Debut author and physician Githaiga concocts an exquisitely imagined, sweeping historical saga that traces the generations of one Kenyan family from 1952 to the 21st century. The story opens as the infamous Mau Mau “boys of the forest” are committing atrocities in an effort to break free of British rule. Against this backdrop, 14-year-old schoolgirl Wambũi leaves her rural village to attend the Alliance Girls School in a town a half-day’s train ride away. There her teacher, British missionary and expat Eileen Atwood, realizes Wambũi has a genius-level aptitude for mathematics. Sadly, Wambũi’s family needs a breadwinner more than a mathematician, and after graduation she returns to her village first to teach and then to run the local hardware store. She’s determined that her son, Raymond Kĩng’ori Mwangi, will have more opportunities. He becomes a physician and eventually emigrates to the U.S.
Lyrical, descriptive prose effortlessly draws the reader into the multigenerational drama, which illustrates Kenya’s transition from a British colony to a sovereign nation. The author writes with expert ease about a dark time in Kenyan history when common people were caught in brutal conflicts between the Mau Mau and the British colonial government. Githaiga doesn’t pull his punches when he describes these atrocities, nor when he shows the racist attitudes of the white American doctors at Raymond’s residency program.
Githaiga introduces readers to a bevy of memorable characters that are so skillfully drawn that they effortlessly leap off the page and into readers’ hearts. Chief among them is Wambũi, who exhibits grit, grace and great expectations in a time when many Kenyan teenagers were routinely denied education and married off. Another standout is the dedicated and idealistic Eileen Atwood, who ultimately spends 42 years teaching in Kenya. These characters, teamed with an expertly paced plot, combine to create a rich and evocative story that will make a lasting impression on readers.
Takeaway: Fans of post-colonial literature and multigenerational drama will love this exquisitely written portrait of Kenya as seen through the eyes of unforgettable characters.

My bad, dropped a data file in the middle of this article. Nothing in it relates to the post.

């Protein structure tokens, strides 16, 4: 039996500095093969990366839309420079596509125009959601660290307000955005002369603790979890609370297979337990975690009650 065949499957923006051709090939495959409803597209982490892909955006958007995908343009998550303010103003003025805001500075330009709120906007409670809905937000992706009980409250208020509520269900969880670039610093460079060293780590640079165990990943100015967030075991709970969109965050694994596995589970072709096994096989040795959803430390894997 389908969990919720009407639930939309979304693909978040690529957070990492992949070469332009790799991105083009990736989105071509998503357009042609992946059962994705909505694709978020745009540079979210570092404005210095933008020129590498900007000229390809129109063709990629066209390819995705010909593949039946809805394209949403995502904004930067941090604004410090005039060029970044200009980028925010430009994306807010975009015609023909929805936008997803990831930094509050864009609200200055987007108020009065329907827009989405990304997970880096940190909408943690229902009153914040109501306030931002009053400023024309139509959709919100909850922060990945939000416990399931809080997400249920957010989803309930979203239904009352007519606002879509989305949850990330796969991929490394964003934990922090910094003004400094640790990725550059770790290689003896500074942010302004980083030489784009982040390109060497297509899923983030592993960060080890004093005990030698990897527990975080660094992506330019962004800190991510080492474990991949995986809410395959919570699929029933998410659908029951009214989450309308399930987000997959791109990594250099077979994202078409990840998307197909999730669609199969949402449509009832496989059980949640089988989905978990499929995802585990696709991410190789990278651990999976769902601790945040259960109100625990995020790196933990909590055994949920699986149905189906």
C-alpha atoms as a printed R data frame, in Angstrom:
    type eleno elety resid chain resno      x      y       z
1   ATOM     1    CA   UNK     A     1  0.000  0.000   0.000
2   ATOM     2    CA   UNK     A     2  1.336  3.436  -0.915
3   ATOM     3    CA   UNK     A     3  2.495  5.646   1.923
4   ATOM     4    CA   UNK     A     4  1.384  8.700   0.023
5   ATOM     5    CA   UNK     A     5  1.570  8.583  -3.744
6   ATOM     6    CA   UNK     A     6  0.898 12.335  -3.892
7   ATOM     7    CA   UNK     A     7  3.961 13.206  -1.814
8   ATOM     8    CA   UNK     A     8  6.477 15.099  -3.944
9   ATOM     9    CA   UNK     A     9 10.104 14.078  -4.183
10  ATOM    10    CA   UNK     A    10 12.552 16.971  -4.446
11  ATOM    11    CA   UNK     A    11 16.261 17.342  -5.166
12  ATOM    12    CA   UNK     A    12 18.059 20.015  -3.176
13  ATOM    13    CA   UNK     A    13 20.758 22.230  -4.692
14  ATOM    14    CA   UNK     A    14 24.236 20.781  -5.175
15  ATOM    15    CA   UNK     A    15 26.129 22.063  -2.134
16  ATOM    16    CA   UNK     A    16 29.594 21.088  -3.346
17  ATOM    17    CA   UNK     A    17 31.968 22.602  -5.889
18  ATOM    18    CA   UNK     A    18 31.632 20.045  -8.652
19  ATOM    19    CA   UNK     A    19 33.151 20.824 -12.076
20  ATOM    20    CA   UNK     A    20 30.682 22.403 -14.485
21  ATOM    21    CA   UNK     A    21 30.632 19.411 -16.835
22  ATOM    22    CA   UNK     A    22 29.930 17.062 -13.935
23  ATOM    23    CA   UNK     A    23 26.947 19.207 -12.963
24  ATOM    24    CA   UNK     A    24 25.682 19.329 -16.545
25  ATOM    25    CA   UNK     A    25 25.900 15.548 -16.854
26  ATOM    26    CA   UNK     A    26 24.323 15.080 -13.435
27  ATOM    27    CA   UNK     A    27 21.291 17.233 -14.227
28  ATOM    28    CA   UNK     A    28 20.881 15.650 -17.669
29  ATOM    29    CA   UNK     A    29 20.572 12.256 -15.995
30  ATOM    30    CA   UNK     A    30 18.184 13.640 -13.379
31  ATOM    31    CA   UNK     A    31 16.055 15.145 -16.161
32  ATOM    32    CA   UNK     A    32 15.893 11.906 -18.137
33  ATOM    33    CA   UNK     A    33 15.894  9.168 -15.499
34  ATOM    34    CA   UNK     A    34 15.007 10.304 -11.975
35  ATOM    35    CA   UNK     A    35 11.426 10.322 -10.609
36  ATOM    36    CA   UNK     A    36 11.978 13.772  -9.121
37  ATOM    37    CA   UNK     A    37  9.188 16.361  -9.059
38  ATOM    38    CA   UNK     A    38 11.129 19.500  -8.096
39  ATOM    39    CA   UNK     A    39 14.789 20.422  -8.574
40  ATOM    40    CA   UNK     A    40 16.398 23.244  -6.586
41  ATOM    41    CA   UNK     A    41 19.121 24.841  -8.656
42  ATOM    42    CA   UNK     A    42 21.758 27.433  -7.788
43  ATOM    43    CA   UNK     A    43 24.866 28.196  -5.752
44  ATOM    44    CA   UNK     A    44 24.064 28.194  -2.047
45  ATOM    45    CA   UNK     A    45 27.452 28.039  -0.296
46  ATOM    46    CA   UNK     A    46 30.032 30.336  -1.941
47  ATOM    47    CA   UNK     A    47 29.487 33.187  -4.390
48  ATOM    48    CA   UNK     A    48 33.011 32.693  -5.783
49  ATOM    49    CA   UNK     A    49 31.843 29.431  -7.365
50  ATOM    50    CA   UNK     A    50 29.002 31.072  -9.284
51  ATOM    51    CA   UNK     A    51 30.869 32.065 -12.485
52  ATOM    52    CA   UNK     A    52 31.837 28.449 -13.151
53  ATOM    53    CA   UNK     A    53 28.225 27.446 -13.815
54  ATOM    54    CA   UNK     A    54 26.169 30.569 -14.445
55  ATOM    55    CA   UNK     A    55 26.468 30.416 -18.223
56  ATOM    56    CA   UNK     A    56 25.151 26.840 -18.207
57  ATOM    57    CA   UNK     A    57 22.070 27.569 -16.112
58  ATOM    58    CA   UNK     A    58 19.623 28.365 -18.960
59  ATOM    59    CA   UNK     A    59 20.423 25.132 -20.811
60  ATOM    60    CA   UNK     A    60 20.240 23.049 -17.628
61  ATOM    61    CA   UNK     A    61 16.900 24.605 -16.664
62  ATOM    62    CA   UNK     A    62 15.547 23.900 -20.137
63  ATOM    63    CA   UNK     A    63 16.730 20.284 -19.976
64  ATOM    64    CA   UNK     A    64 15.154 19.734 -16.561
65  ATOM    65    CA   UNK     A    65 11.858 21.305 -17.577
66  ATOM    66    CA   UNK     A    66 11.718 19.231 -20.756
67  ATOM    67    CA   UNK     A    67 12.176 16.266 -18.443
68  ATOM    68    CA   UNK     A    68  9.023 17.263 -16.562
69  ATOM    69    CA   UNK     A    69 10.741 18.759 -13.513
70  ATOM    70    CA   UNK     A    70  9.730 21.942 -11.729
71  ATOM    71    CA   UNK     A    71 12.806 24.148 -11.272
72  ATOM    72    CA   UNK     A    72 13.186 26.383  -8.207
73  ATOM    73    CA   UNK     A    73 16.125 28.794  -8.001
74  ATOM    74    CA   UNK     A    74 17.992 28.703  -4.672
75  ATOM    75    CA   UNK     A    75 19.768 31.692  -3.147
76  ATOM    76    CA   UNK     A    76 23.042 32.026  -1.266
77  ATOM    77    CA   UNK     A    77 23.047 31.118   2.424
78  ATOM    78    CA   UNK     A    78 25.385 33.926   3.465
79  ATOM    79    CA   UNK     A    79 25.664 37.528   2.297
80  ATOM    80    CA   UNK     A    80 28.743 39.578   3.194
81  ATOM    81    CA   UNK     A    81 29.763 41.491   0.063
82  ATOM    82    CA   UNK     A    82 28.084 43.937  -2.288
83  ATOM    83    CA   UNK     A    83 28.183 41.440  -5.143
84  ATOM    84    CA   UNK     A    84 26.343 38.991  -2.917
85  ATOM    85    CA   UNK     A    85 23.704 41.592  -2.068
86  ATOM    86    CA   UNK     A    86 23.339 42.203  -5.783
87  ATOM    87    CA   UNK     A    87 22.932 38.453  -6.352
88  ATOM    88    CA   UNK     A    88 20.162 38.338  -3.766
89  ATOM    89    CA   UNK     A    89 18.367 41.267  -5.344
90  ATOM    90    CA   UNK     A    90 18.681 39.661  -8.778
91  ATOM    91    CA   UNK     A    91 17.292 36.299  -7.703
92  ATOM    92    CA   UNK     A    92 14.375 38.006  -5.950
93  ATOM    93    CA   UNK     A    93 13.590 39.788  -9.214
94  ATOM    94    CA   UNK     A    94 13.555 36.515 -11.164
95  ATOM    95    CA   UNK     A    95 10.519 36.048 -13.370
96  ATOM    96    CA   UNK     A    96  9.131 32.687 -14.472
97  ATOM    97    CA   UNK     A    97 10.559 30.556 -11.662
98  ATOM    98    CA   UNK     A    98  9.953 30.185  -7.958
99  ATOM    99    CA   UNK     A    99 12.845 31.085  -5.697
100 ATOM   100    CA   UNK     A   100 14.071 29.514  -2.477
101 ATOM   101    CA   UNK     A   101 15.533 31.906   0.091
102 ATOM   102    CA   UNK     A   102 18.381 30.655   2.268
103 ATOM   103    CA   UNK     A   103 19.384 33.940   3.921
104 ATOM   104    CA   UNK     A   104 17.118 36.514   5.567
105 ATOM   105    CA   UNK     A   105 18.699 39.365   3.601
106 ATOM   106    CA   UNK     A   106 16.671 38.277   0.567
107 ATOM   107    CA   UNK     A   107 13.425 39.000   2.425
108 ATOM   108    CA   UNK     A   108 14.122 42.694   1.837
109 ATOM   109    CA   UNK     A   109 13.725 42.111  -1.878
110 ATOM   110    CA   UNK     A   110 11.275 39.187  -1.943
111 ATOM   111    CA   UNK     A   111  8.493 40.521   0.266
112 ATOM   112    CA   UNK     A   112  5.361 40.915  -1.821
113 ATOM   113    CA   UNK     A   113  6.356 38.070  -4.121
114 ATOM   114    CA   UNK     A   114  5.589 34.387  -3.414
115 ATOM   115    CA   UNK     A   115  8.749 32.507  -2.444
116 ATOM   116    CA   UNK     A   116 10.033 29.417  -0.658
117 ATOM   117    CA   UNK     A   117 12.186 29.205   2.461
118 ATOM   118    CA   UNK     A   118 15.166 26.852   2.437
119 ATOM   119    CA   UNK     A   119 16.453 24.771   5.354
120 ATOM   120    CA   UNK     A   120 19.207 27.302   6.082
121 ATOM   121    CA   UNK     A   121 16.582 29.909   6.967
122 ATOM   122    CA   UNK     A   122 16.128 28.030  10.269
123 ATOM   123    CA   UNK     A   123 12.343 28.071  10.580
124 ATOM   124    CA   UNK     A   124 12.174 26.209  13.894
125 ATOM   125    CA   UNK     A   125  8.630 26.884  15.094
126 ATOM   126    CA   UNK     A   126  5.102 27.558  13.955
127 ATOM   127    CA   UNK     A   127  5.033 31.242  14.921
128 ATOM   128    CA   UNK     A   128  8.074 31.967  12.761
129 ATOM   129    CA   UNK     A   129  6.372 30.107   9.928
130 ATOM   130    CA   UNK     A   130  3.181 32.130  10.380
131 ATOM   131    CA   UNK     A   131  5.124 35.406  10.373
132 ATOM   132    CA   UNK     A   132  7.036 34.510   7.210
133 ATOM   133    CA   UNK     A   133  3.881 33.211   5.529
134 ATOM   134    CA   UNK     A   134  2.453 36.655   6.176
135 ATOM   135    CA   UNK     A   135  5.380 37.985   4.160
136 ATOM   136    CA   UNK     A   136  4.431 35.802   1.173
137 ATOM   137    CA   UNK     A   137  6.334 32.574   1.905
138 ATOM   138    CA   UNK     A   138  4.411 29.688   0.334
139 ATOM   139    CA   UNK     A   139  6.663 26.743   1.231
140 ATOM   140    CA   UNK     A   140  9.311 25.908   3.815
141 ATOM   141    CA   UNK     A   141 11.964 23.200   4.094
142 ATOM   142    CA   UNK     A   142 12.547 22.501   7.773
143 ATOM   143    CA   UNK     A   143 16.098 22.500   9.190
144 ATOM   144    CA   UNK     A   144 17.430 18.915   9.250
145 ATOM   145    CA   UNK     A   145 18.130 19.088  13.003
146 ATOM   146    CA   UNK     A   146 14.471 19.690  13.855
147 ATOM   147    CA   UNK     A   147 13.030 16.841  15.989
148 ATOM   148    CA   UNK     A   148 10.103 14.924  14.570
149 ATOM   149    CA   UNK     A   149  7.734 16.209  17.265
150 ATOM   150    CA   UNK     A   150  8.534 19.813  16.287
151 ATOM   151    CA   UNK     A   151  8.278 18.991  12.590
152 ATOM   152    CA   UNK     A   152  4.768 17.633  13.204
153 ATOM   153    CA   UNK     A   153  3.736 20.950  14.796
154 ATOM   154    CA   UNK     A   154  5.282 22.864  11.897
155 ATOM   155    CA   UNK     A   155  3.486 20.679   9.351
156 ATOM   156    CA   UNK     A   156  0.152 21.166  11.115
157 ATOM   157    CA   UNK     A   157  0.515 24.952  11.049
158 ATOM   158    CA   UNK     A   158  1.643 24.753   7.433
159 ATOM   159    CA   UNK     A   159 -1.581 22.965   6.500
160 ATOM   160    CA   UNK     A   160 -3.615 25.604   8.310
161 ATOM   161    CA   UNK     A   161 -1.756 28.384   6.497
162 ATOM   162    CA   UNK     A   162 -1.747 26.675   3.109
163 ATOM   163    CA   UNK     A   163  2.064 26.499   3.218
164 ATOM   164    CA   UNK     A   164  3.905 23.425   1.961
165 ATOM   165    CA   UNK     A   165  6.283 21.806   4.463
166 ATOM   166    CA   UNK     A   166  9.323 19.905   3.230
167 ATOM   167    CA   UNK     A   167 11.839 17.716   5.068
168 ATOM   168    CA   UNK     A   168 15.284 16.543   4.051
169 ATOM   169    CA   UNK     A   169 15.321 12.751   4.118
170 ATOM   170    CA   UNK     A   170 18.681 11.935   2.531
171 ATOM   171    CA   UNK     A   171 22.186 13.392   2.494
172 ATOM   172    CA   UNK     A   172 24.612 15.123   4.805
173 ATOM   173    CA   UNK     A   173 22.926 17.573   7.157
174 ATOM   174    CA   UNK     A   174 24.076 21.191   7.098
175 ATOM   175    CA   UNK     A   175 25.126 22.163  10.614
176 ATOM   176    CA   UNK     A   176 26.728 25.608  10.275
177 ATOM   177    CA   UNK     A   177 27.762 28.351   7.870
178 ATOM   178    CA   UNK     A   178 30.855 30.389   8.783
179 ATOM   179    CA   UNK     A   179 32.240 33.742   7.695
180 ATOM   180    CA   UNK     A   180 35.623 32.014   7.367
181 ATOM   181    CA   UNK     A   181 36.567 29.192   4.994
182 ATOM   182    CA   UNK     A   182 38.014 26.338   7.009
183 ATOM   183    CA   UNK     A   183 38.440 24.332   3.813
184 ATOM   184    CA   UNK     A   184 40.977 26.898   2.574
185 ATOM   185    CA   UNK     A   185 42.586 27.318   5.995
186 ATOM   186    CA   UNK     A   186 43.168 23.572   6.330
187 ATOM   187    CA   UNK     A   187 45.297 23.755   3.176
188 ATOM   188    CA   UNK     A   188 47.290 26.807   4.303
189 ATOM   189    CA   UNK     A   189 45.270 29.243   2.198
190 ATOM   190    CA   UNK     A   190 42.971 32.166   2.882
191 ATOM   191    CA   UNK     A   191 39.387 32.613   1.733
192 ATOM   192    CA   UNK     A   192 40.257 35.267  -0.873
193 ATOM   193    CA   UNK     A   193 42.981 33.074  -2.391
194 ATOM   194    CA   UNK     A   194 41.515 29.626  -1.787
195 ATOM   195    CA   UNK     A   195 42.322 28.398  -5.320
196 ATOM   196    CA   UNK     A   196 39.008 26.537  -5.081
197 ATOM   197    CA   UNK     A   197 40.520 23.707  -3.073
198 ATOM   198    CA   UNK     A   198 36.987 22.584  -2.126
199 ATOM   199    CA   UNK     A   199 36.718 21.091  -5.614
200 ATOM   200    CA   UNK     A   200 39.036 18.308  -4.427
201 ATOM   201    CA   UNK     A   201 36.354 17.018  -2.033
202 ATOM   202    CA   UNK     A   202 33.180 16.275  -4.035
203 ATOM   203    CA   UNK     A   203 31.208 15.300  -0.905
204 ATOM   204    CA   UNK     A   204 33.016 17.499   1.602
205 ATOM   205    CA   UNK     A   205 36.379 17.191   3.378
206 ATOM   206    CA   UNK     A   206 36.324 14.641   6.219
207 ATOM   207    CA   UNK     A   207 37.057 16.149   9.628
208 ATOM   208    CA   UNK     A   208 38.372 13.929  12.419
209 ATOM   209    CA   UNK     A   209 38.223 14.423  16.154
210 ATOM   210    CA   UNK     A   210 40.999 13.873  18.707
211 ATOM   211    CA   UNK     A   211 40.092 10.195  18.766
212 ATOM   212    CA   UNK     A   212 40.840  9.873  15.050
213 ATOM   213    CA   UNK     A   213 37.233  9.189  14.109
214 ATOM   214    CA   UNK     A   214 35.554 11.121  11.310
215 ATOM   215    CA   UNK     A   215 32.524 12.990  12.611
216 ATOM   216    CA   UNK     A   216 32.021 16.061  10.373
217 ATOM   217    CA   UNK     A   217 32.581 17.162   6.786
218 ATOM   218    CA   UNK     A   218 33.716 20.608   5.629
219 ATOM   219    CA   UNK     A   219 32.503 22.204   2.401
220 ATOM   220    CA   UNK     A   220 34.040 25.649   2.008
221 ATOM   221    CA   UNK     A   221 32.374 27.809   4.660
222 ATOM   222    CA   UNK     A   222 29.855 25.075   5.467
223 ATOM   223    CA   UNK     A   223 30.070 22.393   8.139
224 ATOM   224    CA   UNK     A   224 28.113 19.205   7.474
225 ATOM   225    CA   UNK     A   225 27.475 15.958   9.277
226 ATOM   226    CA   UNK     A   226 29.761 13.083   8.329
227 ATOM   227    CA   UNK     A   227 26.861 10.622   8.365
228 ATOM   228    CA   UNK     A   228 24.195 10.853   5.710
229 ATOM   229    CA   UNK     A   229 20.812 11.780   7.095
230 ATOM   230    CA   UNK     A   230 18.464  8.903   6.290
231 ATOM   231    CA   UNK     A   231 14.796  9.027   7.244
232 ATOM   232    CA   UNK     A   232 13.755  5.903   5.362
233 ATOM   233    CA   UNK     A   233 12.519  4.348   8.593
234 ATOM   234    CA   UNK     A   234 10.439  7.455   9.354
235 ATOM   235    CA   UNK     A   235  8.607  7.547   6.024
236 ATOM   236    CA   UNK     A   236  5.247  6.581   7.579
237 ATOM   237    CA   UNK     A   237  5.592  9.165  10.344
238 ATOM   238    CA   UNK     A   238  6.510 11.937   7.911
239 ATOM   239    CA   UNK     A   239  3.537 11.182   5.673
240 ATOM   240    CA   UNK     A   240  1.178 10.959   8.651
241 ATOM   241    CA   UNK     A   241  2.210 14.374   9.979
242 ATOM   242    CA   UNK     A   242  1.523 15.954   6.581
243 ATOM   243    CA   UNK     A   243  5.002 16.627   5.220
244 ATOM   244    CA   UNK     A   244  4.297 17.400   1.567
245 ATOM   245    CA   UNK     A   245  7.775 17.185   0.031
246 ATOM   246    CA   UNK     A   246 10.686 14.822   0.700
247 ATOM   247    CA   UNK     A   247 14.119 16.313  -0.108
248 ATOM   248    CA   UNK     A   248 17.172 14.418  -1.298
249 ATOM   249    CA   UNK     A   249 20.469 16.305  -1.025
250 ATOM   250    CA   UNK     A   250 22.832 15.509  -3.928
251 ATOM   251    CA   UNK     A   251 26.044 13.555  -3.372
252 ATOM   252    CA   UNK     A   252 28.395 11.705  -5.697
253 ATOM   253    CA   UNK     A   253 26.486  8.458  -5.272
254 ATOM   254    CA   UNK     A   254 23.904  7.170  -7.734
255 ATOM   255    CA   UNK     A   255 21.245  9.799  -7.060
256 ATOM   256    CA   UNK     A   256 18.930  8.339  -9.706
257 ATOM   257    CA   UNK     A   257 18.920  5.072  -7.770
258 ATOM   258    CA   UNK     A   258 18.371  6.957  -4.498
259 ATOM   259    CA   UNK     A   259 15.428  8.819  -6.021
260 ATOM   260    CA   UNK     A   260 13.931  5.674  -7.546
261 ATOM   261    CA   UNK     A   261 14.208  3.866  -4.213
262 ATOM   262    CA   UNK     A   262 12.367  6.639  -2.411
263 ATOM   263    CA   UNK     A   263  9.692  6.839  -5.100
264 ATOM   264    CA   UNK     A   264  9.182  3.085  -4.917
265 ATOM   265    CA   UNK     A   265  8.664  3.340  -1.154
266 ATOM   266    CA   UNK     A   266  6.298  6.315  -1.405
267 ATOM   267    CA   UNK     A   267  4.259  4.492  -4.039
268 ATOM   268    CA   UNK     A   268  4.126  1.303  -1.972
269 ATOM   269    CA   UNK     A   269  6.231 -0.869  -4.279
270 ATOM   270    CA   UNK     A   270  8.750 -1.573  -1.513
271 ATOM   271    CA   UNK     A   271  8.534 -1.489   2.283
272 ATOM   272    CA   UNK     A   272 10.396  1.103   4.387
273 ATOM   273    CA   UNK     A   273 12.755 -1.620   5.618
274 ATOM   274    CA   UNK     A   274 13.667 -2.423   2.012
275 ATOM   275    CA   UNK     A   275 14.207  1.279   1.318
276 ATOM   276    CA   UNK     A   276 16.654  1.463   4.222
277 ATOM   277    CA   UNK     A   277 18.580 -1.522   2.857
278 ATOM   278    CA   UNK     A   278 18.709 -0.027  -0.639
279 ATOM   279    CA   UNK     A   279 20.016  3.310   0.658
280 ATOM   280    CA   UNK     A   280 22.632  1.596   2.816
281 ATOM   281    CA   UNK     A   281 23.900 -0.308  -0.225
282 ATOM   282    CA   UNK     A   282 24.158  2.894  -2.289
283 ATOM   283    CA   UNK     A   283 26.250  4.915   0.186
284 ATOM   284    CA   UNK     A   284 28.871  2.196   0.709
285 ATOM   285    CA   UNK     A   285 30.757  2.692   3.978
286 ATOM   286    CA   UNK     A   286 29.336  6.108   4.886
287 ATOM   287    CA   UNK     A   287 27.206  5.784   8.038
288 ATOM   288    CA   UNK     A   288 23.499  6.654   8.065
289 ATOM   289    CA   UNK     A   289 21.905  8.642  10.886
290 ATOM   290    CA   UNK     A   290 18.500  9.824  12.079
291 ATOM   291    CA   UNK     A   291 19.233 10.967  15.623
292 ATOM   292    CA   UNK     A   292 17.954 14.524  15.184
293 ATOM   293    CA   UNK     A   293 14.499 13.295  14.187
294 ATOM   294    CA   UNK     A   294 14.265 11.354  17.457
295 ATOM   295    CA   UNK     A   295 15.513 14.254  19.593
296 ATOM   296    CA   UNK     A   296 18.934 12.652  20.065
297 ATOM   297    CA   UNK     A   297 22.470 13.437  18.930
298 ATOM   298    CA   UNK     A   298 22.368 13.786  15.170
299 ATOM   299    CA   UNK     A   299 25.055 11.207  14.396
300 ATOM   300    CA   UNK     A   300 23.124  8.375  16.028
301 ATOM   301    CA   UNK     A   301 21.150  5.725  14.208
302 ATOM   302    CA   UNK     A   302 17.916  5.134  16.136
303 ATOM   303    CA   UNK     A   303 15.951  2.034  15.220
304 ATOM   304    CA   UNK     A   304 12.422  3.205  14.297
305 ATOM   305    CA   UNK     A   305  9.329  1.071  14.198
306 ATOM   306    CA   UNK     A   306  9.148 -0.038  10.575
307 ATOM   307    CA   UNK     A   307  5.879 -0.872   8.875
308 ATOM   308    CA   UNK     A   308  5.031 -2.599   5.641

Great for fans of Ngũgĩ wa Thiong’o’s Weep Not, Child, Chimamanda Ngozi Adichie’s Half of a Yellow Sun.
Design and typography: A
Marketing copy: B+
Githaiga’s tender if plodding debut explores nationhood and colonization via the story of a Kenyan woman and her supportive teacher. In 1952 Kenya, during a national state of emergency, 14-year-old Wambui’s father sells his favorite goat to pay for her train fare to the elite boarding school, Alliance Girls, where she’s gained admission. Wambui is gifted in math and her teacher, Eileen Atwood, an English missionary from Surrey, has high hopes for her. Instead, Wambui marries a shopkeeper in order to support her family. Githaiga then flashes forward to tell the story of Wambui’s son, Raymond, a doctor in Chicago, who is confronted with racism and prejudice; and Eileen, who, after more than 40 years at Alliance Girls, is fired and forced to return to England, where she does not feel at home. Githaiga’s heavy-handed approach can be distracting from the narrative, with superfluous footnotes and translations of well-known phrases (such as “hakuna matata”). And though the characterizations tend toward the simplistic (the saintly Eileen versus Raymond’s racist colleagues, for instance), the story feels genuinely heartfelt. Those who possess little familiarity with postcolonial East Africa will be the best audience for this sweeping tale. (Self-published)